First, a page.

John Duggan 1 was humanely trapped as part of our Community Cats efforts in July 2022. When possible, cats with adoption potential are moved into a foster home for socialization and eventual adoption. Ten Lives understands that not all cats can be socialized to humans, and we respect their unique needs. In these situations, cats are returned to their outdoor homes so they can continue to thrive; also known as trap-neuter-return (TNR). After evaluating John Duggan 1, it was determined that she is a feral cat and could not be socialized. While waiting for her vet appointment, she decided to surprise her foster family and give birth to kittens! John Duggan 1 also earned the nickname of “Houdini” – she managed to escape her trap and be “on the run” for 29 days before being humanely trapped a second time to be TNR’ed. John Duggan 1 is now living as a barn cat, where she is safe and being cared for by her forever family. John Duggan 1’s kittens have been or are in the process of being adopted by their forever families.

Congratulations to Abyss, Alexa, Angus, Barbeque, Elijah, Fathom, Gabriel, Goose, Hisoka, Jarvis, Jasper, John Duggan 1, Kirtan, Lenny, Maverick, Miss Whiskers, Nugget, Peanut, Precious, Prince William, Princess, Twinkle, Vin, and Zenimal for finding their forever homes!

Are you interested in adopting a cat from Ten Lives Cat Rescue? Take a look at our adoptable cats!

How can you help the cats currently in Ten Lives’ care? Sponsor a Forgotten Feline, become a foster, apply for one of our volunteer opportunities, donate to The Lazzy Fund, or purchase a needed item on our Wishlist.

Volunteer Spotlight: Rachel

Posted Leave a commentPosted in Volunteer

Did you know that Ten Lives Cat Rescue is run entirely by volunteers? We currently have over 100 volunteers in various roles helping us achieve our mission—to save homeless, abused, and abandoned cats by providing veterinary care, rehabilitation services, and then placing them into loving adoptive homes.

Rachel has been volunteering with Ten Lives since 2020, and she has played a crucial role with our rescue since then! She is our Petco Coordinator, an events volunteer, and the occasional cat trapper as part of our Community Cats efforts. We truly appreciate everything Rachel does, and we are grateful she chose to volunteer with our rescue!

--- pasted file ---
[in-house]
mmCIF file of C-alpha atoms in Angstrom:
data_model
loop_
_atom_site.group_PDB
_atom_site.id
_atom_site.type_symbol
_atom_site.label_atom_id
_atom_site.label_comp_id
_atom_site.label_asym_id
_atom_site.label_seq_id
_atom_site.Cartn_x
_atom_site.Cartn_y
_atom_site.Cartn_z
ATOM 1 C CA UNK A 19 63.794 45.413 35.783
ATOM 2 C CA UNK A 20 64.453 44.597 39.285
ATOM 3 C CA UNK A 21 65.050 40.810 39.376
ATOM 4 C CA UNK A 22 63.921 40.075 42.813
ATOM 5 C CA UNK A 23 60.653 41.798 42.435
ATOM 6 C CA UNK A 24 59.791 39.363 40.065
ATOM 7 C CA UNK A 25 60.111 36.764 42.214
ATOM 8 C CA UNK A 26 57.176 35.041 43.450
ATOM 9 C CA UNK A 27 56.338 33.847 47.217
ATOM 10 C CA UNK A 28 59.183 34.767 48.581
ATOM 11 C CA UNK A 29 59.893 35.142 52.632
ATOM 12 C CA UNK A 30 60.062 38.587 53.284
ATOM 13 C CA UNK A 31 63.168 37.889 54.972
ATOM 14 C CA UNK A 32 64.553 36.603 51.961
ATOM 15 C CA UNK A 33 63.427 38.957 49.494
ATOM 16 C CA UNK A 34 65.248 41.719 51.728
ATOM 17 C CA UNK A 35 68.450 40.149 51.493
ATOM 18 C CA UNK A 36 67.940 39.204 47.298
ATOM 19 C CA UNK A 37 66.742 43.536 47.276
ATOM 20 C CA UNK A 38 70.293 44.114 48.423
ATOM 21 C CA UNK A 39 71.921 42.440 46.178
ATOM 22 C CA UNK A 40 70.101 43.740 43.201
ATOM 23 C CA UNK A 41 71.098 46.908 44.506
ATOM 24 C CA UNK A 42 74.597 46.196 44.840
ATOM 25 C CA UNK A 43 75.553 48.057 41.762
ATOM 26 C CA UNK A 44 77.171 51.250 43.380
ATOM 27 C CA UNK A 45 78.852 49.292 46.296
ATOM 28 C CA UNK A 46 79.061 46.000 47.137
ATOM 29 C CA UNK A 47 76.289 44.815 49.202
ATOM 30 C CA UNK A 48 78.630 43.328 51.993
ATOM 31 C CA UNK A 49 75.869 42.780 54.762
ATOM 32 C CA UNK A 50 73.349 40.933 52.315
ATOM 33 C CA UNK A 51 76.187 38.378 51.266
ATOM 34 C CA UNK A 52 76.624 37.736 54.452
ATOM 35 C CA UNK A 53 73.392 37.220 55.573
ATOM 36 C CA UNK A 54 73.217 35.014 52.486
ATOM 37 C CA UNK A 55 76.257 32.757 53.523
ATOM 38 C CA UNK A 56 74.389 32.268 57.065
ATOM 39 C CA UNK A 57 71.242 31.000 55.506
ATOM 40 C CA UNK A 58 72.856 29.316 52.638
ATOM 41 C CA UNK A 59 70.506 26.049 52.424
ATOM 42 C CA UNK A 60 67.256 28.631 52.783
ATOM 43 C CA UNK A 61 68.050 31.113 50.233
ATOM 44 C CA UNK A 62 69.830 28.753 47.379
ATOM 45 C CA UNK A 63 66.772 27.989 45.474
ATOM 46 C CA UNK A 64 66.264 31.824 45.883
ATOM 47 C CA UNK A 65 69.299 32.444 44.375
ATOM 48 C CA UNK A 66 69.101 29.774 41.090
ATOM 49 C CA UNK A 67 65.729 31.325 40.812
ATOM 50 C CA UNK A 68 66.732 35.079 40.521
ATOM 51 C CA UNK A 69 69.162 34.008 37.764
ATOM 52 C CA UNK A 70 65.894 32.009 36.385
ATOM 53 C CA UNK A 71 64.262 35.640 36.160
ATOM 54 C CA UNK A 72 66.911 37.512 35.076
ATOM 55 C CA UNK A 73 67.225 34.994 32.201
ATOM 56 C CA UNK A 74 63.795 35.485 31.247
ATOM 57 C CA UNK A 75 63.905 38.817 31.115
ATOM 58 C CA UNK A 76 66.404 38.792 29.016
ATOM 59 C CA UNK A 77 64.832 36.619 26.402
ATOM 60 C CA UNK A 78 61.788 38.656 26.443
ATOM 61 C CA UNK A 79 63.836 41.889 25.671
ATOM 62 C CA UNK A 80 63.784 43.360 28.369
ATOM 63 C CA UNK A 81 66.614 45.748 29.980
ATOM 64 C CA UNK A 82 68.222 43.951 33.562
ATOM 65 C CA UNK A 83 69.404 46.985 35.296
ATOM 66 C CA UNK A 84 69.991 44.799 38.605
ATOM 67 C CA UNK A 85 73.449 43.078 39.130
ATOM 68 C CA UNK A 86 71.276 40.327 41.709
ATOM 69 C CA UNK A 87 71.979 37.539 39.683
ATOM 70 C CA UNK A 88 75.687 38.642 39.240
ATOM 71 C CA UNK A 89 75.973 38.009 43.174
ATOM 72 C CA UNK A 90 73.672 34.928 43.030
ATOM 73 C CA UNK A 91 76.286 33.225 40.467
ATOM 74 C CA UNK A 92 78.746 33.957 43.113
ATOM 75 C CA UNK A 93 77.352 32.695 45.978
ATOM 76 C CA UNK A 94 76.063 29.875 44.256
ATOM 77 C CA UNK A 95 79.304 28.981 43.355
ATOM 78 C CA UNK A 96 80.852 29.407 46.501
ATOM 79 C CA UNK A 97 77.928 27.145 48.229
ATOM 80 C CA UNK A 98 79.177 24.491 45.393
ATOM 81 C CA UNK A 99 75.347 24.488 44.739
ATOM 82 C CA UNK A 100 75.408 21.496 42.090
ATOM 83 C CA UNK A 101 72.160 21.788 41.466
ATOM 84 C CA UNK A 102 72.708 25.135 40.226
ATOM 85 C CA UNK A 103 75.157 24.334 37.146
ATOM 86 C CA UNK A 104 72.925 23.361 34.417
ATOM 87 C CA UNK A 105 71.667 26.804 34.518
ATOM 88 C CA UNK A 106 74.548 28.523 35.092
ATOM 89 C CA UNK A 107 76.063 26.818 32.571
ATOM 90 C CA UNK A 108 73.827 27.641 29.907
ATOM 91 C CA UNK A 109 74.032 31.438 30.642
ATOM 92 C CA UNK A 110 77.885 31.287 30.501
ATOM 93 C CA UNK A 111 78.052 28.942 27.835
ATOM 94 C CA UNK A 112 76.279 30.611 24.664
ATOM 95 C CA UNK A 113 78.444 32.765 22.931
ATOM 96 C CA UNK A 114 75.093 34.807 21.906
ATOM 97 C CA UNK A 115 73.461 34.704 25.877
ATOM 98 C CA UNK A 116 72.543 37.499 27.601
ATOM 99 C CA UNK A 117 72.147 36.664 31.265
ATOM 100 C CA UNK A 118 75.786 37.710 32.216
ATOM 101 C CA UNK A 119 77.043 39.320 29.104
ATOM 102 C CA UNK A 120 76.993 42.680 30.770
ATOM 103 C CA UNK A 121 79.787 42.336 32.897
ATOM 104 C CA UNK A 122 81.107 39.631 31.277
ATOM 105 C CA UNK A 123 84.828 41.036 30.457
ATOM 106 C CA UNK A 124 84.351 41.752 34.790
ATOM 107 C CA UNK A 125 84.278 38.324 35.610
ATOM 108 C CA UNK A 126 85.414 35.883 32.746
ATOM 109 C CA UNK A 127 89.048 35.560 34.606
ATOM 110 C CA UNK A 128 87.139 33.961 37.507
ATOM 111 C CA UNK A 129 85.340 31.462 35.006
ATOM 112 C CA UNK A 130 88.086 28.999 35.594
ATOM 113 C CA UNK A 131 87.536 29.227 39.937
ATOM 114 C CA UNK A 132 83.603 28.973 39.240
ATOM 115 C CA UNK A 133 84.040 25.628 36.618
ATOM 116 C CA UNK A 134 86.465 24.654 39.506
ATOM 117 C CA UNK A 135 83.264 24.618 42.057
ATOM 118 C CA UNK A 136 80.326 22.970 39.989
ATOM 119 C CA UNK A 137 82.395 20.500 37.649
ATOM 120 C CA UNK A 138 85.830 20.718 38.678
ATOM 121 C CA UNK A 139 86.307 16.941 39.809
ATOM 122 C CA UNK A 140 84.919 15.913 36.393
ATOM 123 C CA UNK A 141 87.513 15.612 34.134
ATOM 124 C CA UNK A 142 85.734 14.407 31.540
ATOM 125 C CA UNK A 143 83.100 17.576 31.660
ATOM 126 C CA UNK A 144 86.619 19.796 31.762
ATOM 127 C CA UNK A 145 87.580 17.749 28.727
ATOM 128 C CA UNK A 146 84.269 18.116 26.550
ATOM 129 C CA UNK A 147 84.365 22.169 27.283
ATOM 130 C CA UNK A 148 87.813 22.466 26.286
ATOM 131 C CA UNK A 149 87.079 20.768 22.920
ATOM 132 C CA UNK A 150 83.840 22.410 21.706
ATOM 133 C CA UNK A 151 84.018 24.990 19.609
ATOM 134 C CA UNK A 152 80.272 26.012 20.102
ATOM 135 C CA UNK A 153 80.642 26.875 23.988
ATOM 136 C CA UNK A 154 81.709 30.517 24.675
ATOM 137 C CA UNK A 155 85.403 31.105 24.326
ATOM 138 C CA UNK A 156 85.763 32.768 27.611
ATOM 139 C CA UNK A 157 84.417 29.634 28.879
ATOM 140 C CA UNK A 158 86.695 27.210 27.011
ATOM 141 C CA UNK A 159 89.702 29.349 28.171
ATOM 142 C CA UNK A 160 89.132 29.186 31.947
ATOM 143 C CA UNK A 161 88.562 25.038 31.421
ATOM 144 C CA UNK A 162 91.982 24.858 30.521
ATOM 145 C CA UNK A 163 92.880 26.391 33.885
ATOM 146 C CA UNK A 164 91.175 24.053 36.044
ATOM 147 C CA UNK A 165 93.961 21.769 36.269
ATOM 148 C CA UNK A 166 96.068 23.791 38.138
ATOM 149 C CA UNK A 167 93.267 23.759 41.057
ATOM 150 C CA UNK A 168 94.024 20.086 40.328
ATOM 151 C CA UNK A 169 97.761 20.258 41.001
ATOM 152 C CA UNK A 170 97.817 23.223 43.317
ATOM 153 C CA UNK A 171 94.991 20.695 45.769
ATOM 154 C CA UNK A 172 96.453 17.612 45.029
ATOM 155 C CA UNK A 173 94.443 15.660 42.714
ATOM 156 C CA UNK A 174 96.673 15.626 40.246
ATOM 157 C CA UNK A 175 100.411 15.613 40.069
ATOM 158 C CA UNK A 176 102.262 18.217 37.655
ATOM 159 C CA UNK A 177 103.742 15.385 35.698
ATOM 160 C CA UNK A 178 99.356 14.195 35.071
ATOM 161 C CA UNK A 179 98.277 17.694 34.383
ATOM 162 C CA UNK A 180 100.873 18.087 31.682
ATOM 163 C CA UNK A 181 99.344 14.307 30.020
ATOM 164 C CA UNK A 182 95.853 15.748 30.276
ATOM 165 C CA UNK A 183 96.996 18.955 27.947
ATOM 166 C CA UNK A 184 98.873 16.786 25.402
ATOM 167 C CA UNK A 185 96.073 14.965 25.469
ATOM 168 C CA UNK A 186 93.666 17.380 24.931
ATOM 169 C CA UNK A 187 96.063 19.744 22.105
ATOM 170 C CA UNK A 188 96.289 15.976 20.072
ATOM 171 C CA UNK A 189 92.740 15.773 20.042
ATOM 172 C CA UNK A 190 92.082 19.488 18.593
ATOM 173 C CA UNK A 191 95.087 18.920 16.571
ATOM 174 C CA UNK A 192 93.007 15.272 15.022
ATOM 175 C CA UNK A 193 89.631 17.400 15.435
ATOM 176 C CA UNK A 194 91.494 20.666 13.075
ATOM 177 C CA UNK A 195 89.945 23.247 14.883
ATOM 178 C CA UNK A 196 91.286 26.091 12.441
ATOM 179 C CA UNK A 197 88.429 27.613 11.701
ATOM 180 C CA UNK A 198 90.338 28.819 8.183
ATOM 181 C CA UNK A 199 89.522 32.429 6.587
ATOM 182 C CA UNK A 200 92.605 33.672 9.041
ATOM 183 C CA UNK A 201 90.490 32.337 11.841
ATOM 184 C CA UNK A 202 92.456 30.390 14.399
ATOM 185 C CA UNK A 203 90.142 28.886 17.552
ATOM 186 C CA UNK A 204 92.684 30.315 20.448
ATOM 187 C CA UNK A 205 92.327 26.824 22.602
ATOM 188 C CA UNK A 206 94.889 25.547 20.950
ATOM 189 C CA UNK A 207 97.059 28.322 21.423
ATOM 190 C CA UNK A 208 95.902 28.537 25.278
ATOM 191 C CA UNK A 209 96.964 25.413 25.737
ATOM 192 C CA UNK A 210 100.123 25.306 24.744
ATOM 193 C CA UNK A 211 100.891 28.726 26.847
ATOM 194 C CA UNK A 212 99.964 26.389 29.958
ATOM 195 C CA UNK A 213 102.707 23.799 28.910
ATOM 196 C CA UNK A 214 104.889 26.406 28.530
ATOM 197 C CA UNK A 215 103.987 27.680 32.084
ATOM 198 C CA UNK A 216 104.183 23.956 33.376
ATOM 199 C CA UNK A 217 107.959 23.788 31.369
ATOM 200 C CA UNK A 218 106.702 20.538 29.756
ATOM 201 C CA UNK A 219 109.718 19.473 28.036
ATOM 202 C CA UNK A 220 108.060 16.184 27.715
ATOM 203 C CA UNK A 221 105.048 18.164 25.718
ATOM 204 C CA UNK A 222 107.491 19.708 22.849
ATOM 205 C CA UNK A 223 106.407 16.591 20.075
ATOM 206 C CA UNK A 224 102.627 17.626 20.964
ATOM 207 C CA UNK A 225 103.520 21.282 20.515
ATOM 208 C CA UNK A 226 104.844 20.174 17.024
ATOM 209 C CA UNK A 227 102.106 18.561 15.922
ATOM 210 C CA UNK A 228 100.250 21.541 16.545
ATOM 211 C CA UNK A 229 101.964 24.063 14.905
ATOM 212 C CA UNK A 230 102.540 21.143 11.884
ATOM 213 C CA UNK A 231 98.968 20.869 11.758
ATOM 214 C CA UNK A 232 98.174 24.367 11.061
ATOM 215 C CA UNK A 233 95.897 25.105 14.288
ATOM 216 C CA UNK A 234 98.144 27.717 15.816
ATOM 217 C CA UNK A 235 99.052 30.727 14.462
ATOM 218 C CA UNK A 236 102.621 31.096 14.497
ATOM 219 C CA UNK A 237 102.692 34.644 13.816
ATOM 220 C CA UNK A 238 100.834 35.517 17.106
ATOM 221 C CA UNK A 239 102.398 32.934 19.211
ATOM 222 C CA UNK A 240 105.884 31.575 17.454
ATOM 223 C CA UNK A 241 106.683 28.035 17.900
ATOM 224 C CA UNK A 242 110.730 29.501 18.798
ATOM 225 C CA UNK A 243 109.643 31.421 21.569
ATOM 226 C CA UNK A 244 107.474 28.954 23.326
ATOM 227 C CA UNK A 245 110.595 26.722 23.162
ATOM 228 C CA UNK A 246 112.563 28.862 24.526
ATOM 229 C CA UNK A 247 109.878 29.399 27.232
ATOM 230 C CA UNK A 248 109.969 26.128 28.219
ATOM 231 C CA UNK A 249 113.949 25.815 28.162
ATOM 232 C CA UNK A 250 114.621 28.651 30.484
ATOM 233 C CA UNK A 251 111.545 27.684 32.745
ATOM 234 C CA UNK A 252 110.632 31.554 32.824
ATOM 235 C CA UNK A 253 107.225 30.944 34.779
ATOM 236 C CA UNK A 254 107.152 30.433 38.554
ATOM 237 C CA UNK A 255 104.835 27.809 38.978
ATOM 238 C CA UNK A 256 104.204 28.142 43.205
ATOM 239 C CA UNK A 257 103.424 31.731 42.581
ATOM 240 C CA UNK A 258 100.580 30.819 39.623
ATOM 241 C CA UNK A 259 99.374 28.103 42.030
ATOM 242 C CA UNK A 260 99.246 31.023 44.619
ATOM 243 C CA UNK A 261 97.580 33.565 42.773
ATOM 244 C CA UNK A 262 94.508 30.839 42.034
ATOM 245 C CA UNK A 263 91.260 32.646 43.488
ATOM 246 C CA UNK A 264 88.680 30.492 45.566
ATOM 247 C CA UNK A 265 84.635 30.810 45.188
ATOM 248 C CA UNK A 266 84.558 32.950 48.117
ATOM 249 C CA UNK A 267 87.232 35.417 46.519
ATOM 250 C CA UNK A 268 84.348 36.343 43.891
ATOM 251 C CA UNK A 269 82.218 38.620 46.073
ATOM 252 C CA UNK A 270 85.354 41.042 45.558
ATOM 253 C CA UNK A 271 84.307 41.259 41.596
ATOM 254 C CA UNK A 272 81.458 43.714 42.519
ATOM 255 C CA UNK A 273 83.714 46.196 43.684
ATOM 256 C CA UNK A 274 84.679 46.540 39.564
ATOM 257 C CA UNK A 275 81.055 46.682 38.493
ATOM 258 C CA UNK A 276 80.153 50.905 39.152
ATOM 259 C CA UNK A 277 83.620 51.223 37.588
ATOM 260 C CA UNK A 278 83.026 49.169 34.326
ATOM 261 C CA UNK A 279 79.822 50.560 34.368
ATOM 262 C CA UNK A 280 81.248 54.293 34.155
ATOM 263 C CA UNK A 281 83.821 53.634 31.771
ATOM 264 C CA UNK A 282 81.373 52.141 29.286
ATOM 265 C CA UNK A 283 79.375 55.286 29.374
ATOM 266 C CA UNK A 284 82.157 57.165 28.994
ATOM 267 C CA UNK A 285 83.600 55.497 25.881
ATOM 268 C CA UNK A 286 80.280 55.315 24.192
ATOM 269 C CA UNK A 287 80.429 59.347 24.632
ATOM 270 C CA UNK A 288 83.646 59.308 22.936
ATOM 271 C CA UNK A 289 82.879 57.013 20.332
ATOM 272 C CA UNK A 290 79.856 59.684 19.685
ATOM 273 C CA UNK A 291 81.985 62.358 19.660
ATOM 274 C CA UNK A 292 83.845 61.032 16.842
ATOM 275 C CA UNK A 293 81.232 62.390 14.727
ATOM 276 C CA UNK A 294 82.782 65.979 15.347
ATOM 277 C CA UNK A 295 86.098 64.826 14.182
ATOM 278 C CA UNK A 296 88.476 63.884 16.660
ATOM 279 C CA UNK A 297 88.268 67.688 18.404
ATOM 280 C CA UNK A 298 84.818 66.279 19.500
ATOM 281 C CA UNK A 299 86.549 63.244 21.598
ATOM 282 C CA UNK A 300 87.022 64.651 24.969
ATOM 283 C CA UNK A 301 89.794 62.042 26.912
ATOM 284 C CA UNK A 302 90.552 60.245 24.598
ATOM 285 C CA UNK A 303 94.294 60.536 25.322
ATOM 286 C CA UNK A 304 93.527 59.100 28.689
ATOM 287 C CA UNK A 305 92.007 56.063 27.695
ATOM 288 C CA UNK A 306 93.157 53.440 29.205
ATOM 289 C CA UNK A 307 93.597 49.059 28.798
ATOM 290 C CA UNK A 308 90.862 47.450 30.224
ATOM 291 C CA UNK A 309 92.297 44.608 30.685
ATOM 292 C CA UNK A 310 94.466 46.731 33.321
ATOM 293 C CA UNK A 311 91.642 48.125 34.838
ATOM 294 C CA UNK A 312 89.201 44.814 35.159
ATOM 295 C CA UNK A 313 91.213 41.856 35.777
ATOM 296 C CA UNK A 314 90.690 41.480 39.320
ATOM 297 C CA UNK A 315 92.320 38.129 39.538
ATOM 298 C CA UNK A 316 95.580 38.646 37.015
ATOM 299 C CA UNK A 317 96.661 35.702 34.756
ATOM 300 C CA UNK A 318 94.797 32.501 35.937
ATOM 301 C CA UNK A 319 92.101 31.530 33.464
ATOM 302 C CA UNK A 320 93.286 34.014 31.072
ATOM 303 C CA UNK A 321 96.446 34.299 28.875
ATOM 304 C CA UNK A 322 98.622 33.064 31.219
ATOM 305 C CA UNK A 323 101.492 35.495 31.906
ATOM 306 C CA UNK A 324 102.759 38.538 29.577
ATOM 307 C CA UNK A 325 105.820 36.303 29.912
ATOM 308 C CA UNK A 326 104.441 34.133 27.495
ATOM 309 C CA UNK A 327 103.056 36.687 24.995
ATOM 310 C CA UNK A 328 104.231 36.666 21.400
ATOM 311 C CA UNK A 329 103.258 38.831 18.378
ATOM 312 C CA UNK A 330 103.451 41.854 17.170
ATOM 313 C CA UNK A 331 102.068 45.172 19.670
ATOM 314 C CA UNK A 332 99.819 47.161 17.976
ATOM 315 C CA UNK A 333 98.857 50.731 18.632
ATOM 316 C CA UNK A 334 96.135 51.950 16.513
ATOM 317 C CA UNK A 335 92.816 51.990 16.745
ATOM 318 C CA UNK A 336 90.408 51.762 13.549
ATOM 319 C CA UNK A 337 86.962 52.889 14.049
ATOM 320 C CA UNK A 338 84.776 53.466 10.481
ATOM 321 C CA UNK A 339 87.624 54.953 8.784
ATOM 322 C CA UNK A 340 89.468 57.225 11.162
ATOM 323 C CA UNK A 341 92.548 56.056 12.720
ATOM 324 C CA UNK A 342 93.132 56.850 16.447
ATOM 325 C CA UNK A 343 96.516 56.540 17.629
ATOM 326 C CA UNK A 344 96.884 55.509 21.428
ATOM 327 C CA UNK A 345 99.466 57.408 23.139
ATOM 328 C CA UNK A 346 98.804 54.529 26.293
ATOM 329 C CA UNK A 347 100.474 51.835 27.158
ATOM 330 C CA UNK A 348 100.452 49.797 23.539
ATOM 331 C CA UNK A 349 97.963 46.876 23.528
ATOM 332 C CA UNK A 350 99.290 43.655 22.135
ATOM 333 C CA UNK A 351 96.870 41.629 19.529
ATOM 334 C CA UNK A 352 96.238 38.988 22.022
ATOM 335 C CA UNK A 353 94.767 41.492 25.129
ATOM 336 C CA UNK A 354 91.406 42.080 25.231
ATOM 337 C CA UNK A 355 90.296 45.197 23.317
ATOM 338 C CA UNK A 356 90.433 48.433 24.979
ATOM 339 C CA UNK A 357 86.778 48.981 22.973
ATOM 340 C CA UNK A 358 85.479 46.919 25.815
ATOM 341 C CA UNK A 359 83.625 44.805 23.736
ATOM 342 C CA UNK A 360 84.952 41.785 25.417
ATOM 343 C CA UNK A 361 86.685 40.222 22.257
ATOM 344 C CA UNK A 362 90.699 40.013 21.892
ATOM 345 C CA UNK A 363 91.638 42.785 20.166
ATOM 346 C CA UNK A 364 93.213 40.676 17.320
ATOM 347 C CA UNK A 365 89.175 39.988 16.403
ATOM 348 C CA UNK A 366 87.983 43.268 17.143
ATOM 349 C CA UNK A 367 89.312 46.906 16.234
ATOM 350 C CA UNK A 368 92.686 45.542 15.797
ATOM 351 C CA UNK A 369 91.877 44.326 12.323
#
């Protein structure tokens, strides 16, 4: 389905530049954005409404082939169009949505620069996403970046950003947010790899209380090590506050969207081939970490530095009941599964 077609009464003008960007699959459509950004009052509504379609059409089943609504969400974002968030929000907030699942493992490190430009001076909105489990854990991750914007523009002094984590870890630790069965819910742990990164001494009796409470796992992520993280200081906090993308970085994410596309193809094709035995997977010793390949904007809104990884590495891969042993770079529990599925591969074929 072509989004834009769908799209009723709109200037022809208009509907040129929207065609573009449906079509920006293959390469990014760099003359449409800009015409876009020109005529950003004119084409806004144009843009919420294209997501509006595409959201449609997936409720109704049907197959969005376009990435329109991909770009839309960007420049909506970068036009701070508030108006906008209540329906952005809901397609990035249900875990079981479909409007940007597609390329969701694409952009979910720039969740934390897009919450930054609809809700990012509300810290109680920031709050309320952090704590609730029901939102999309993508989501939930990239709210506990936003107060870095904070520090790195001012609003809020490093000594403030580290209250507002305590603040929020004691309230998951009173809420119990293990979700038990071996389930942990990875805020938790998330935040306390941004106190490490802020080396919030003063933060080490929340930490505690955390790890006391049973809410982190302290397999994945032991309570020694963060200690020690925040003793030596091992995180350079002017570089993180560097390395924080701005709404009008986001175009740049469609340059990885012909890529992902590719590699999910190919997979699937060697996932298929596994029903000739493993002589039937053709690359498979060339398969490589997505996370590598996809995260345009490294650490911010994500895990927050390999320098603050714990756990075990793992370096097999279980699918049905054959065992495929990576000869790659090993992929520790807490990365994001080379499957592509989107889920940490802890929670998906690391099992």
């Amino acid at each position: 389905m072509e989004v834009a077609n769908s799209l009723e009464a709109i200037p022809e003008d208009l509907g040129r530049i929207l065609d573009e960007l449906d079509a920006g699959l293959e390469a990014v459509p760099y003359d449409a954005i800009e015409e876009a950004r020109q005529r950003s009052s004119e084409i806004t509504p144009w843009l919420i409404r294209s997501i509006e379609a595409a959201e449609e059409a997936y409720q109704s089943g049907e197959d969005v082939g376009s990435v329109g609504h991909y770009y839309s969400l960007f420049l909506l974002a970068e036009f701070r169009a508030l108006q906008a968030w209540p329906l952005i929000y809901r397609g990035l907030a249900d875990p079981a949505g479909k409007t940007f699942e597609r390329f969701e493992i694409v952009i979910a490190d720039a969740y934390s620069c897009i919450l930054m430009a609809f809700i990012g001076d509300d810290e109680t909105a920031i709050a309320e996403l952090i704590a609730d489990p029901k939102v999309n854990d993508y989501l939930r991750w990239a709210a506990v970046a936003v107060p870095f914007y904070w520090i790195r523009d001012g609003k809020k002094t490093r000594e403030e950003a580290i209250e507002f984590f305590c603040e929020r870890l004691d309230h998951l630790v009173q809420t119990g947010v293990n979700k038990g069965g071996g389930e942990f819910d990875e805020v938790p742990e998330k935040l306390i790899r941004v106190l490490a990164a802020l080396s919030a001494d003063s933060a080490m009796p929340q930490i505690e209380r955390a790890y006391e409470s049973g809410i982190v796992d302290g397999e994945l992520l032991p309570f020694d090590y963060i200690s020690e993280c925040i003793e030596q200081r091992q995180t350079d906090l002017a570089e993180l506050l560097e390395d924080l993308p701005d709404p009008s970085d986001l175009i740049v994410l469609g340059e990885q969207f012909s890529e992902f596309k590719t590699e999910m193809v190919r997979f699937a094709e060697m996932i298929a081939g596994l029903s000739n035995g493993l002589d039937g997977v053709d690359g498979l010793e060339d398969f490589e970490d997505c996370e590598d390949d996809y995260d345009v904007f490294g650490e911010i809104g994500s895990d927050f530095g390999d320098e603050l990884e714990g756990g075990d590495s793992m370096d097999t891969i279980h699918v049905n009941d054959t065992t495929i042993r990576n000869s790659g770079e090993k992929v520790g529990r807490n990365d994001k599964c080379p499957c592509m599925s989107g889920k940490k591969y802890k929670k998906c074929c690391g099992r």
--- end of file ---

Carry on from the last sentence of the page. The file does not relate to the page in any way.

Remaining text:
Rachel has one resident cat – a six-year-old male tabby named Toby.

1. How did you originally hear about us, and what made you decide to become a volunteer?
Rachel's cat, Toby

I knew Melissa (Ten Lives’ Executive Director) prior to her Ten Lives days, and loved following her journey as she created and grew the rescue. I decided to finally become a volunteer during the pandemic, when I had more time on my hands after my full-time job switched to a remote role. The hardships of the pandemic also made me realize I wanted to do more with my life and give back to a community I care about.

2. What is your favorite story or memory while volunteering with us?

Learning to trap cats for our Community Cats program has been quite the adventure!

3. What have you learned during your time as a volunteer?

That cat-people are the best!

4. What do you wish other people knew about us?

That we’re a part of Amazon Smile!

5. What do you do when you aren’t volunteering?

I keep busy with my office job (I’m a financial writer). I also make wreaths and felt goods, selling products at local craft fairs and online as RAC Felt and Flowers.

6. How do you think Ten Lives Cat Rescue will change over the next five years?

I believe Ten Lives will continue to grow its amazing base of volunteers. I hope we can expand our partnerships with local business and expand our reach into Massachusetts and other areas of New England.

7. Why should others consider volunteering with us?

You can join an amazing group of people with the same interests, and to help care for cats.

Crafts Rachel created for a Ten Lives event!
One of the first cats Rachel helped trap as part of our Community Cats efforts
8. What have you gained while volunteering with us?

I’ve gained countless friendships since volunteering with Ten Lives, as well as organization skills and increased cat-care knowledge. I’ve also gained a wonderful feeling of purpose and fulfillment.

9. How much of an impact do you feel your volunteer work has had with Ten Lives Cat Rescue?

My volunteering with Ten Lives has helped us raise money for the rescue, gain new volunteers, and aid in the adoption of several cats.

Are you interested in volunteering with Ten Lives Cat Rescue? Read about our open volunteer roles and fill out a Volunteer Application, become a foster, sponsor a Forgotten Feline, and purchase needed supplies through our Wishlist!